Airman said its new automated landing gear can be purchased and installed for as little as $700 per truck.
 - Photo: Airman Products

Airman said its new automated landing gear can be purchased and installed for as little as $700 per truck.

Photo: Airman Products

Airman Products gave members of the media their first glimpse of its new Automated Landing Gear Deployment and Retraction Technology during a press conference at the 2020 ATA Technology & Maintenance Council Annual Meeting in Atlanta, Georgia.

With the flip of a switch, Airman’s patent-pending device eliminates the manual cranking required to raise and lower a trailer’s landing gear, reducing driver exposure to a variety of musculoskeletal injuries, including damage to shoulders, knees, the back and upper body.

Jim Babbitt, vice president of sales for Airman, told reporters that the 15-pound, electrically driven unit can be OEM-installed or retrofitted in less than an hour and is compatible with all existing landing gear makes and models. Using the new technology, a driver can effortlessly deploy and retract landing gear in less time than it would take to do either operation manually.

“The fleets we’ve surveyed tell us that shoulder, back and rotator cuff injuries are at the top of their list for workers’ comp claims, and that cranking landing gear up and down can cause or exacerbate these injuries,” Babbitt said. “Truck driving is already a physically demanding profession, so our automated system focuses on one primary stressor, making trailer drops and hookup operations safer and faster, while improving the truck driver experience and as a result, driver retention.”

Babbitt said the sheer repetitive motion of cranking can tax muscles, tendons and joints, particularly in the case of aging drivers, and the fact remains that the median age of truck drivers continues to rise.

“Depending on the equipment and circumstances, it can take between 50 to 60 crank arm rotations to get the legs on a trailer’s landing gear to the ground, and this task can keep some otherwise great drivers from working or coming back to work,” added Shane LaHousse, vice president of engineering for Airman. “Operating the crank arm can be awkward and physically taxing, even if the driver is young and uses the proper technique for landing gear operation, so we’ve taken this task out of the driver equation by automating it.”

LaHousse said the Automated Landing Gear Deployment and Retraction system also makes it possible to increase lot utilization, by enabling trailers to be parked closer together. Because no crank arm needs to be accessed, and the controller is mounted just under the trailer apron, tighter trailer positioning is possible.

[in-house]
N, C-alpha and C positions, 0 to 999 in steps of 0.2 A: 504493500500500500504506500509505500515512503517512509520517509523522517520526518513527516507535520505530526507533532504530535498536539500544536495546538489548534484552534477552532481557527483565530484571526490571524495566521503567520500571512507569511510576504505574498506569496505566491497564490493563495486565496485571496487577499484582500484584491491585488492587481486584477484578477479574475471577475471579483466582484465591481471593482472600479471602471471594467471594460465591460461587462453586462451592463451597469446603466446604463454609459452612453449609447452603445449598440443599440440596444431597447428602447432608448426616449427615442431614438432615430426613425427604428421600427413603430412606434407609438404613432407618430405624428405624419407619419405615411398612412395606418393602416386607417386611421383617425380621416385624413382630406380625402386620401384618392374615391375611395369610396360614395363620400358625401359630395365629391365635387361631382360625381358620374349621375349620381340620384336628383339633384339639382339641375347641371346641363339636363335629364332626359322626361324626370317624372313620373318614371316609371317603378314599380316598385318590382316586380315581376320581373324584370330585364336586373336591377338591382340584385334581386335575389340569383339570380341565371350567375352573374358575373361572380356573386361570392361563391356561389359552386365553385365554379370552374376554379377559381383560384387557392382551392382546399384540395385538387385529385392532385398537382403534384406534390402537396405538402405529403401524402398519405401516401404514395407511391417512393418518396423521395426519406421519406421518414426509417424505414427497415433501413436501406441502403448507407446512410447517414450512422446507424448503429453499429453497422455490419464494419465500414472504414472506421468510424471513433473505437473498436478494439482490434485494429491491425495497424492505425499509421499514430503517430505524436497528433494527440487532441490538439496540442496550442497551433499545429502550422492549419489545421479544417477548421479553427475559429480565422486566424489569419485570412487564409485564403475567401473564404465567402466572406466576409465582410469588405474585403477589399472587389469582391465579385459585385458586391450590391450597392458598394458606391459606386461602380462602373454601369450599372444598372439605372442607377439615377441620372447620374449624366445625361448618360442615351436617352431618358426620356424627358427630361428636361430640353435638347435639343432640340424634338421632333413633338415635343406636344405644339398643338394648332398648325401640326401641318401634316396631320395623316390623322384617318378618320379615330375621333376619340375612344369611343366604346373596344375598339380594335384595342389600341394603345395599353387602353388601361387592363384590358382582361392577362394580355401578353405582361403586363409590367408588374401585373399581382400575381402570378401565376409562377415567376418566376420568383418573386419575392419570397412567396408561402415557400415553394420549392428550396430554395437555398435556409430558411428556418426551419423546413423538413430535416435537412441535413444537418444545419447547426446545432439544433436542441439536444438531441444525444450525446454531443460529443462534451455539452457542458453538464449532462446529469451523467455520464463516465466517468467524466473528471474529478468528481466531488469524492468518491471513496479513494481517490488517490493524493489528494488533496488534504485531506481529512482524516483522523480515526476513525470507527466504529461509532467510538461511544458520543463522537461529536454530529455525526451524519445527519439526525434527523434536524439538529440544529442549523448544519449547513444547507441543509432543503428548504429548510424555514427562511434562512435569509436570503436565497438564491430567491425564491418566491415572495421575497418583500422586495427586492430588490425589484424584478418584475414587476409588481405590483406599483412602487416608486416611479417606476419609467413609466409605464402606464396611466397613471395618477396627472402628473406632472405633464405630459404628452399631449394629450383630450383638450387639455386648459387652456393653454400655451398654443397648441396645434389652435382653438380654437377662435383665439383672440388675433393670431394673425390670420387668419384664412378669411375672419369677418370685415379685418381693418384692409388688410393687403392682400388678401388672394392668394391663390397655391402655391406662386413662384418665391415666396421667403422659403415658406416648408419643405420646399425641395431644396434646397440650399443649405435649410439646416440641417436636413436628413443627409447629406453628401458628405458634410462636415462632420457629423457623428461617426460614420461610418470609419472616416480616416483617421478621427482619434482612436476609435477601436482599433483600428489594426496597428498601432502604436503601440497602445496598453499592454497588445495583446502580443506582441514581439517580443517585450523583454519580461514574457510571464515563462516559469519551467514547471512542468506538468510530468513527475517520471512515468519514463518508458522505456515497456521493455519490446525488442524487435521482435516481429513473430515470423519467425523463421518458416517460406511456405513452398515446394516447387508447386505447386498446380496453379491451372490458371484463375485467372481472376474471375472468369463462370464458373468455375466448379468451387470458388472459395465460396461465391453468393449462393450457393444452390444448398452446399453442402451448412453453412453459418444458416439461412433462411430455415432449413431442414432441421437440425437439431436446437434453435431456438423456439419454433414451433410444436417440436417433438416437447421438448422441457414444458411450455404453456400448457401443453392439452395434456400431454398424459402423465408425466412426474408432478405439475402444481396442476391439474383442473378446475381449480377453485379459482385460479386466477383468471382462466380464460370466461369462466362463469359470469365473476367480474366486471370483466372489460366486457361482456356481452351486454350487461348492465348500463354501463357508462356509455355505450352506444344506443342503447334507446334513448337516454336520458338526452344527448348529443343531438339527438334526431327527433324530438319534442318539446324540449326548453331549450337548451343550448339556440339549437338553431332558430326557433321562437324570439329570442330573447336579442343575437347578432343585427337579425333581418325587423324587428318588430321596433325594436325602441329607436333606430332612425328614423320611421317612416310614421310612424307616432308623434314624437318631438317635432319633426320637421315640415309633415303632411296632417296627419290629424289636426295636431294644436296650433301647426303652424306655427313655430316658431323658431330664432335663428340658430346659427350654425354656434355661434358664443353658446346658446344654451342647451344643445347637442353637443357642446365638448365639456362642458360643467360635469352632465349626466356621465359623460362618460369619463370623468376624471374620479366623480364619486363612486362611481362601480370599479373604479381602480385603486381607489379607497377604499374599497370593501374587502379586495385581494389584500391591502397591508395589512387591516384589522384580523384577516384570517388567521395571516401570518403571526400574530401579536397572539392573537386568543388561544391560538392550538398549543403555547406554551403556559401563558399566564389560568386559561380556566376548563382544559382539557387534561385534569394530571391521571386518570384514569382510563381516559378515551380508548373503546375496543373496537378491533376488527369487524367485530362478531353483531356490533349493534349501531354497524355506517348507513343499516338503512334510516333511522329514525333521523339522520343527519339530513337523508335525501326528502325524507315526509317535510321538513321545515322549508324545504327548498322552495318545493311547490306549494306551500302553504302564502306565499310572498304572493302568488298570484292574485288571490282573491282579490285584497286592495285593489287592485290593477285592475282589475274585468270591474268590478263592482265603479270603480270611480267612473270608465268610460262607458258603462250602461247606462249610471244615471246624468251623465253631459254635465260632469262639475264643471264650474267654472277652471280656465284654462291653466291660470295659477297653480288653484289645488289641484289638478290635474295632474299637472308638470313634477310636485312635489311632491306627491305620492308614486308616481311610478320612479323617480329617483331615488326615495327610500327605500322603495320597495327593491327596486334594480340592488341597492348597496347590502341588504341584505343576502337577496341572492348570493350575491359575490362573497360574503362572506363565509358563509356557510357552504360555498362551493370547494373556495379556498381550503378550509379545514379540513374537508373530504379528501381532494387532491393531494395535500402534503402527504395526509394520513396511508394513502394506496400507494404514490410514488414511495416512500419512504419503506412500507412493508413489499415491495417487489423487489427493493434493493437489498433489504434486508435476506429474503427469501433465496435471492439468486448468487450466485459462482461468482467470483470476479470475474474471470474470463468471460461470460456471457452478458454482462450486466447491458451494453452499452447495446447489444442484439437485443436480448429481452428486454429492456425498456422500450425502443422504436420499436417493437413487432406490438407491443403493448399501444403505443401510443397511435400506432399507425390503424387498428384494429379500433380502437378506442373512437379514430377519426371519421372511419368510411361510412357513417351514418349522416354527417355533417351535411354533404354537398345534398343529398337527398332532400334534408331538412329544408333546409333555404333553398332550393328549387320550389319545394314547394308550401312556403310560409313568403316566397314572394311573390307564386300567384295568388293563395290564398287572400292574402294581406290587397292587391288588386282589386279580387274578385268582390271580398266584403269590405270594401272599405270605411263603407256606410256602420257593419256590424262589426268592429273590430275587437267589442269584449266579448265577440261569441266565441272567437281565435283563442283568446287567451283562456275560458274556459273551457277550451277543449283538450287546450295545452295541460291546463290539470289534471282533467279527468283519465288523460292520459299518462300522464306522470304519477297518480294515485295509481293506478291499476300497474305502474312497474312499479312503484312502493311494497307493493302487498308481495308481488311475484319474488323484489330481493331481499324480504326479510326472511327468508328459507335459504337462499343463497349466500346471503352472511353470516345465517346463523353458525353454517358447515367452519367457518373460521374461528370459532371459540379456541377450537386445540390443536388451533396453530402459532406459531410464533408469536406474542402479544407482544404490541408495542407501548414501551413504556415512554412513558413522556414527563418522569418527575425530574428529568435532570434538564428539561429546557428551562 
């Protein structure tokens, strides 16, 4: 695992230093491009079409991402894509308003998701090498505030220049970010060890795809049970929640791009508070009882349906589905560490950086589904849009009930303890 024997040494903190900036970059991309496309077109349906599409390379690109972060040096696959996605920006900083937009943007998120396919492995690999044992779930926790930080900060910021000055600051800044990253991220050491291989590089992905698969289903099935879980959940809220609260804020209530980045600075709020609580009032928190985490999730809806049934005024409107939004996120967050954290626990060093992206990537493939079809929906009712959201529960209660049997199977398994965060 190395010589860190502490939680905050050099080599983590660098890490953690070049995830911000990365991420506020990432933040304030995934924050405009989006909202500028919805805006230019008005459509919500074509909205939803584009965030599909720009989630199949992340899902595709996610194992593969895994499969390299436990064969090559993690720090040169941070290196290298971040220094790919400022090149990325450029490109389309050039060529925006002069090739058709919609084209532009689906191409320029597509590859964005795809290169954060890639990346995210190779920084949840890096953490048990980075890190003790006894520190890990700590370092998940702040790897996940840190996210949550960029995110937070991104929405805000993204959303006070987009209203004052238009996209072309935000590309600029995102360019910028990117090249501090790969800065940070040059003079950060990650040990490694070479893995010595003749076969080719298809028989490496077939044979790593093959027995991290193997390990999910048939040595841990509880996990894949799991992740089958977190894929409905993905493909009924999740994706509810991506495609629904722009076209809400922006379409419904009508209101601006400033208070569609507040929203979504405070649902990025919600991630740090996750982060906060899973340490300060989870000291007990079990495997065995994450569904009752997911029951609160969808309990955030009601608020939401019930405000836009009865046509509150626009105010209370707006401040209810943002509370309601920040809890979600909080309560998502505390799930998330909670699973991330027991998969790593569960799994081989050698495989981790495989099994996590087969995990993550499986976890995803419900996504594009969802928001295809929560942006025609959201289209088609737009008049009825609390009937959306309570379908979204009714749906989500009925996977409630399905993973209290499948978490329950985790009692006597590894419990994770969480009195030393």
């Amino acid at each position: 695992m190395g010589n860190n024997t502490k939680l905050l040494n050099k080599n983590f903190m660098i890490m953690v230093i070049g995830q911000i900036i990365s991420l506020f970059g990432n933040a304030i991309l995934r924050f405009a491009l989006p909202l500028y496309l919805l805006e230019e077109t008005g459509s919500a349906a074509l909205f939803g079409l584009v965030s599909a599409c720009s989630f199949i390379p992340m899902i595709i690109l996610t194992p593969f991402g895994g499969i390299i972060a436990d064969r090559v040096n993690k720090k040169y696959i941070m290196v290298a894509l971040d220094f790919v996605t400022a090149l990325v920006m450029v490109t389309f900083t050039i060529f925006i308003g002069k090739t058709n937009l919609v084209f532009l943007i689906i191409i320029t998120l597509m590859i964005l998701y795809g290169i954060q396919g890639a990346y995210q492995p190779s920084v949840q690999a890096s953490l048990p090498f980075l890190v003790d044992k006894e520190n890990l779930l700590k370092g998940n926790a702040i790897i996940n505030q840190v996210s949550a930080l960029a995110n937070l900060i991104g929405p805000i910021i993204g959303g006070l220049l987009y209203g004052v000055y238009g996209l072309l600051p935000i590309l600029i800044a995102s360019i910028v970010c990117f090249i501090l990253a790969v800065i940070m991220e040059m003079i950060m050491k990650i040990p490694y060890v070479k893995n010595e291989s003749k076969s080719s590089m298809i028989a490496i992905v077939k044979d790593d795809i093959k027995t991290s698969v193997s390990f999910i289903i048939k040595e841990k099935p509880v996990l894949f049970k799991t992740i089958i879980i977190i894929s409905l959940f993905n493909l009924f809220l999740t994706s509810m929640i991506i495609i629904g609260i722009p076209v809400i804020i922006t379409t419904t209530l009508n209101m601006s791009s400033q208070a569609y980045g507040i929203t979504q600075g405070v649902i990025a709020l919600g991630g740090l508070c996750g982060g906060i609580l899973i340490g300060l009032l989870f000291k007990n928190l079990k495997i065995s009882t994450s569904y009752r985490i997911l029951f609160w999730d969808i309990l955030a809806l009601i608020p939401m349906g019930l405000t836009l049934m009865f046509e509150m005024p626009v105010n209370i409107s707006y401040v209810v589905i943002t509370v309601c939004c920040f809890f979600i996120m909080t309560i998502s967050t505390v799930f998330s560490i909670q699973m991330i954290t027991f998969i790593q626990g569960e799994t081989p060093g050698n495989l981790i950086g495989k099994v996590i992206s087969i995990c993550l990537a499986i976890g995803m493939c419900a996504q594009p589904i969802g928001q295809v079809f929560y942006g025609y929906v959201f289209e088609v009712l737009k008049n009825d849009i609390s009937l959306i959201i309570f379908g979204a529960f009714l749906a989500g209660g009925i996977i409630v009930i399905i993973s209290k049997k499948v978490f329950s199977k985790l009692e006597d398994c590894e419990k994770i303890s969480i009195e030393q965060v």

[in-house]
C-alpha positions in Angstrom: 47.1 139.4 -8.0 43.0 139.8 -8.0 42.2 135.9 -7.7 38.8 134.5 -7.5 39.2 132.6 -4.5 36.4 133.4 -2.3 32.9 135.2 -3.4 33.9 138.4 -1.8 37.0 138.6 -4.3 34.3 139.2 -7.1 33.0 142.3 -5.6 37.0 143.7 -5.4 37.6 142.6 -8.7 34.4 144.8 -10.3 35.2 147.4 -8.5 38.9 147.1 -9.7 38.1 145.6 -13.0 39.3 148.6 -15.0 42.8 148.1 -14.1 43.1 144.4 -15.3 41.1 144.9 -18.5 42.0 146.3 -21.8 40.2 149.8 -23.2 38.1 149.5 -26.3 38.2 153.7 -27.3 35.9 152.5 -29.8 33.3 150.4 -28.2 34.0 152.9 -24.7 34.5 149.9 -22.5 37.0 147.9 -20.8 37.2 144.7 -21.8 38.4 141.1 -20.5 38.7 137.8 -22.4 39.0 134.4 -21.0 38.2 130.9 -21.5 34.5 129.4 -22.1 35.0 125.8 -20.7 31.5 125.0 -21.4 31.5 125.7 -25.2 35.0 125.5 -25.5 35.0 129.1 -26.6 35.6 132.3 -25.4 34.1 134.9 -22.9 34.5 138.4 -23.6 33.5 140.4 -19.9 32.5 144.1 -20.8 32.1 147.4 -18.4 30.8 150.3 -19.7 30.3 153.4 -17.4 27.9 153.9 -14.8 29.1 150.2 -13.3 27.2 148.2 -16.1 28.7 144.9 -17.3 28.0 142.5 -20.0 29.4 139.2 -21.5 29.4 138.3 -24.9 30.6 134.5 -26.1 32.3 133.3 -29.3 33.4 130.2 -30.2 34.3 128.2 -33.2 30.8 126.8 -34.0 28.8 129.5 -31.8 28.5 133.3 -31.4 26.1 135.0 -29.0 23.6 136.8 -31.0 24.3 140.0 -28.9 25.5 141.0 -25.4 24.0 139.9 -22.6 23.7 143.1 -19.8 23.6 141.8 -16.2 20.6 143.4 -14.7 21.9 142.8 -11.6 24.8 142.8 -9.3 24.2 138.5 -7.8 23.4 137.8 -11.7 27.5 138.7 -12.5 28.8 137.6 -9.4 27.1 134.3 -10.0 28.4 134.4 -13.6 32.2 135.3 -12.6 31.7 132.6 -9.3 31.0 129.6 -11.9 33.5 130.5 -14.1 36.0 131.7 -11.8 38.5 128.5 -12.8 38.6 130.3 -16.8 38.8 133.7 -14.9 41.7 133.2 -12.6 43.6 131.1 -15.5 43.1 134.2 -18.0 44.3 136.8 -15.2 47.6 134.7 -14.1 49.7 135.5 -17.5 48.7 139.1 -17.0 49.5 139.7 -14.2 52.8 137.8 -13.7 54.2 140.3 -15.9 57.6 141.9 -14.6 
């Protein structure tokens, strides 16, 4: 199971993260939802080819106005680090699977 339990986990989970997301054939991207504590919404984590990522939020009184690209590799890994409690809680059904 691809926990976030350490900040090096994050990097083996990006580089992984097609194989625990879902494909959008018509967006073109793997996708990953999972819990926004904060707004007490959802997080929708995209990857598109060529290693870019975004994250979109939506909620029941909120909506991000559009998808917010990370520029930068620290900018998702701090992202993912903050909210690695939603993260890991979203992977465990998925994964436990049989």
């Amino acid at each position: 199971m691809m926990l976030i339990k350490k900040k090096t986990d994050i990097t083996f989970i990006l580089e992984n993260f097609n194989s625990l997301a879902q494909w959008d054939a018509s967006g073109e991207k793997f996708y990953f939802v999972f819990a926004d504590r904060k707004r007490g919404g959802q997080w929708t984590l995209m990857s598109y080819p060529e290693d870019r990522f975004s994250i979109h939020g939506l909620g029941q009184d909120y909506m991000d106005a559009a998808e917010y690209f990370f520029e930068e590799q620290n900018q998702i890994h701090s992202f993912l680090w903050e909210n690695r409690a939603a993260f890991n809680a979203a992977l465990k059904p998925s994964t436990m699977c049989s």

Easy to Install

According to Babbitt, the system comes complete in kit form with all components and mounting hardware included. Installation is simple. It requires the removal of just two bolts on the landing gear crossbar, the attachment of the Airman landing gear actuator and the reinstallation of the crossbar.

The Airman Automated Landing Gear Deployment and Retraction system fully retracted both legs on a trailer landing gear in 29 seconds during a demonstration on the 2020 TMC Annual Meeting trade show floor in Atlanta, Georgia.
 - Photo: Jack Roberts

The Airman Automated Landing Gear Deployment and Retraction system fully retracted both legs on a trailer landing gear in 29 seconds during a demonstration on the 2020 TMC Annual Meeting trade show floor in Atlanta, Georgia.

Photo: Jack Roberts

The electrical interface is uncomplicated, requiring only a simple 12-volt power supply. The unit’s solid-state unit control box mounts under the trailer, and its two-way toggle switch user interface mounts to the side of the trailer frame rail for easy access.

Once installed, the unit requires no maintenance, except periodic replacement of its dedicated battery, as needed, according to the company. Airman’s trailer landing gear actuator is self-contained and requires no lubrication.

“Some landing gear manufacturers offer automated systems now, but they are expensive, upgrading requires discarding an existing drive leg, and if the landing gear is damaged, may require complete replacement,” Babbitt said. “Not only is the Airman system about half the cost of other systems, it also works universally with all existing landing gear makes and models, and doesn’t have to be replaced if the landing gear is damaged.”

Babbitt said that currently, fleets would be able to outfit trailers with the new automated landing gear system for approximately $700 per unit.

Fleets with trailer populations made up of multiple trailer brands fitted with varying types of landing gear can now upgrade using one piece of equipment and one single source. So, whether a fleet is ordering the Airman Automated Landing Gear Deployment and Retraction Technology on new trailer builds, retrofitting its existing trailers, or both, it will still be increasing its parts inventory by just one SKU, noted the company.

During the development of the Automated Landing Gear Deployment and Retraction Technology, Airman conducted temperature, shock and endurance testing in its own lab. As part of the evaluation, units were put through the equivalent of 10 drop and hook cycles per day for a period of 10 years, or 36,000 cycles, with no observable wear and no failures.

The product is now undergoing final fleet field-testing on trailers operated by both regional and national carriers.

Automated Landing Gear Deployment and Retraction Technology is expected to be in commercial production by the third quarter of 2020, and the company can help fleets and OEMs with specification information now. The product will come with a five-year warranty standard, and a seven-year warranty is available under a fleet agreement.

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